Thailand’s Ministry of Digital Economy and Society on Wednesday warned Thai users against breaking the country’s laws when using the social media application Clubhouse.
The platform has grown rapidly in Thailand over the past week, with activists, oppositions, and citizens alike using the app to voice their dissent and discuss topics mostly banned and taboo in the country. (Read more here)
“Political groups and others have used the application to express opinion and give distorted information, create damage, and potentially violate laws,” Puttipong Punnakanta, the Minister of the MDES, said in a statement.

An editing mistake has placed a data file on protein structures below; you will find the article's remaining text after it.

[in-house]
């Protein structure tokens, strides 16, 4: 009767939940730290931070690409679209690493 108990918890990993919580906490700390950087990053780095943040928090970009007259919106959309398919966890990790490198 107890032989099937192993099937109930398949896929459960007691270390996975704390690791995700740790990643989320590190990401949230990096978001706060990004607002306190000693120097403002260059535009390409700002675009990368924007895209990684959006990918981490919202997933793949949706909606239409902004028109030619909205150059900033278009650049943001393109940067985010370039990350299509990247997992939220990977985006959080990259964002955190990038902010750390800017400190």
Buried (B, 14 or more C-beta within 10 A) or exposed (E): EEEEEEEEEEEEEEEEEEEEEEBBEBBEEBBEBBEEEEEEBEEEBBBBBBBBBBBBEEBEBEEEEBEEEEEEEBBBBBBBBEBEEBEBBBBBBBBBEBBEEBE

Thai authorities are also now monitoring the use of Clubhouse in Thailand, the minister added, before warning that legal action could be taken against those who violate the country’s criminal code and laws, particularly discussions involving the country’s monarchy.
“Authorities are ready to proceed according to the law, the same as with other social media platforms.” said Puttipong.
On Tuesday night, over 6,000 Thai users tuned into a Clubhouse room hosted by political exile Pavin Chachavalpongpun, a prominent Japan-based critic of the Thai conservatism.
In another room, former leaders of the now-disbanded Future Forward Party Piyabutr Sengkanokkul and Thanathorn Juangroongruangkit hosted a room to talk about Tuesday’s censure debate.
Both Pavin and Thanathorn have been previously charged with the country’s archaic lese-majeste laws, a crime punishable by up to 15 years of imprisonment in Thailand.